AU Women Aiming For NCAA Title

Columbus, Ohio–The two-time defending national champion Auburn women's swimming and diving team will begin its defense of the title and also compete for its sixth title overall at the NCAA Championships beginning at 10 a.m. CST.

"We've got a real strong group, 17 women, and are pretty thorough across the board as far as our balance," says co-head coach Dorsey Tierney-Walker. "We're very strong in middle distance free style, individual medleys, our backstroke and our relays are very solid. We're a little bit thin in sprint events, but we've got individuals with such a wide range of talents that can kind of step up in those events."

The Auburn women won their first national title in 2002 and followed it with championships in 2003, 2004, 2006 and 2007. Ranked fifth in the country coming into the event, the Tigers won the SEC Championship in February and have the second most qualifiers in the field behind Arizona's 18.

"I've been here three years and from the moment I stepped in here I've felt like there was a bull's-eye on my back, and I'm sure everybody else's," Tierney-Walker jokes. "Right now this team is just so ready to get this competition started. I think that's confidence that they've put quite a bit of training into the year. It's just an incredibly resilient team.

"If we perform personal best times, which is our goal, we're going to be in the running for a championship whether we win it or not."

Tierney-Walker has been a part of the last two national championships and David Marsh was a part of all of them. However, Richard Quick, who was Marsh's coach when he was a collegiate swimmer at Auburn, is in his first year after returning to Auburn.

The two are tied for most national titles as head coach. Quick had seven at Stanford and five at Texas while Marsh added No. 11 and 12 in his final season at Auburn in 2007.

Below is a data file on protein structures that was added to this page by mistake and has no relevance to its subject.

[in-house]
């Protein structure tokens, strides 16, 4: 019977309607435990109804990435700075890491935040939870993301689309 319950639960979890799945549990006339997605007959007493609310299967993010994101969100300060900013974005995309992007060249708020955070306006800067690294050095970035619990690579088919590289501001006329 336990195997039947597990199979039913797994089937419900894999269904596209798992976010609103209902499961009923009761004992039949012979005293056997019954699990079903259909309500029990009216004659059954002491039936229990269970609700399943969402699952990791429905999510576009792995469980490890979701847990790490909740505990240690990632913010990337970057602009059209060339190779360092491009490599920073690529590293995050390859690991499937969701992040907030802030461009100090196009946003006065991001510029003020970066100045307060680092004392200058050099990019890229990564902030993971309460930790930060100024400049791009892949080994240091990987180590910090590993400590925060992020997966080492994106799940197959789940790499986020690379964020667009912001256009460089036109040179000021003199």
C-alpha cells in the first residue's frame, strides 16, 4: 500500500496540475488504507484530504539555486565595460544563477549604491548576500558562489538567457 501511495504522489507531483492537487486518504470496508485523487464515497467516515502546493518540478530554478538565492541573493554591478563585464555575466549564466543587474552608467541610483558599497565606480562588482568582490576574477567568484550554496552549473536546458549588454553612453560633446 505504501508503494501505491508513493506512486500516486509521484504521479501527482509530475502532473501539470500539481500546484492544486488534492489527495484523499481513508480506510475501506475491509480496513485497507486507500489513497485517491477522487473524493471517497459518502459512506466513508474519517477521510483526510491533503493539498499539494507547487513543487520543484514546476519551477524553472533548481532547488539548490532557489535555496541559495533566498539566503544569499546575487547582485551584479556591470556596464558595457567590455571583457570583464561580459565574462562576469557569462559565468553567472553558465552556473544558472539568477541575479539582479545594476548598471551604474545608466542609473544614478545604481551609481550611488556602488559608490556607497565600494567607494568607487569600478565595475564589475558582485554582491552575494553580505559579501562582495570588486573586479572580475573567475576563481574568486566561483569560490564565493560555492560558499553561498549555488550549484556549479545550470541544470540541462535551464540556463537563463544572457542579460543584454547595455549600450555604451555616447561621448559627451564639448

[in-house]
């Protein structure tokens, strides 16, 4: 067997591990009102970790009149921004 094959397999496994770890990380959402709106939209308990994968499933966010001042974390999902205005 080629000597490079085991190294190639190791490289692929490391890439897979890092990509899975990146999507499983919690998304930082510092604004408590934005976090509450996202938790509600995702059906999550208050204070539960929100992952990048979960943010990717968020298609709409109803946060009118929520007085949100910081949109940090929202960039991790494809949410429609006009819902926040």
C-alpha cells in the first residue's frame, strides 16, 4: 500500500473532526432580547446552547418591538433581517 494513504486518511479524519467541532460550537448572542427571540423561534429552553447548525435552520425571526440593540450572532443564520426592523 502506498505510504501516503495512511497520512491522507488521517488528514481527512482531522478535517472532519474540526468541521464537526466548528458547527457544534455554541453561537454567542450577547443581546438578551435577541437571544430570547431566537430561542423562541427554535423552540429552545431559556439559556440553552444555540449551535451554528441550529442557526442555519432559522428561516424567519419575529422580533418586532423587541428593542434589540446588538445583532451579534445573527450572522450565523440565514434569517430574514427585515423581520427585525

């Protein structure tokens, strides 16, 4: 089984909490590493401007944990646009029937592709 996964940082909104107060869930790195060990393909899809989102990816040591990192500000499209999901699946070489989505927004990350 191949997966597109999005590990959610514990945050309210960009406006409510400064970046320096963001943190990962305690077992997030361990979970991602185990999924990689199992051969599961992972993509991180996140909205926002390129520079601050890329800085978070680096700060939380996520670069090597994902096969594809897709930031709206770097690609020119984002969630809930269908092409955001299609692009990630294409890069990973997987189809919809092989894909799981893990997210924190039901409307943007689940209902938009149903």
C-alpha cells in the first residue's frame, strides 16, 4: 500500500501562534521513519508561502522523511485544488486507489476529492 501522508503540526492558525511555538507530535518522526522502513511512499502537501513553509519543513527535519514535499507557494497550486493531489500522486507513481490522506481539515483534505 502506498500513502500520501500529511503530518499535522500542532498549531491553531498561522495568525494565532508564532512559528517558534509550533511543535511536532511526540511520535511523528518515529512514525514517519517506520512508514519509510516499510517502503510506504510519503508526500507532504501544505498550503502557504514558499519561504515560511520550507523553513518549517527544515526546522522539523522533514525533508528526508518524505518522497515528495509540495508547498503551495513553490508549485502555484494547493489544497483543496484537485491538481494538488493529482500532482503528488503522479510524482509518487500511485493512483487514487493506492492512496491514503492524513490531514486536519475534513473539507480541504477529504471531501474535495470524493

Quick says that it's been an easy transition this season with the character of his athletes as he hopes to regain the lead over Marsh in the three-day event in Columbus.

"One of the things that I think Auburn has done so well over the years–and I've followed this program very closely even though in some cases I was coaching against Auburn when I was at other schools–is that if an athlete can give themselves up for a team effort," Quick explains. "I think when you give yourself up for the team effort then extraordinary things can happen individually that lead to the kind of result we like to have as a team."

Senior swimmer Emily Kukors adds that it's been easier than expected transition from a player's perspective as well.

"The seniors this year have had a completely different coaching staff since my first day here as a freshman," Kukors says. "Every year we've adapted to a new coach. It was definitely hard losing David after 17 years, but with Richard's experience at Auburn prior to David, putting swimmers on Olympic teams and stuff like that, we knew he wasn't a rookie. He knows what the Auburn family is like and he knows what the Auburn traditions are like, which I think we all hold dear to our hearts. For him to come in it was an easier transition than I anticipated and he's really just adapted to the way we've been doing thing and adding his mix to it as well. It's been a really nice transition."

Tierney-Walker adds, "With Richard Quick on board this year it's been a great experience. It's been a great challenge as always and I think we're excited to come here healthy and well prepared with Richard Quick in charge.

"One thing that Richard has done this year is maintain many of the traditions, coaching balance and training schedule that has made Auburn so successful while adding his own technical expertise," she continues. "Certainly his attention to detail is absolutely phenomenal. His leadership has just been invaluable."

Preliminaries are held at 10 a.m. CDT on Thursday, Friday and Saturday while the finals for the events will be held starting at 6 p.m. during the three-day event.


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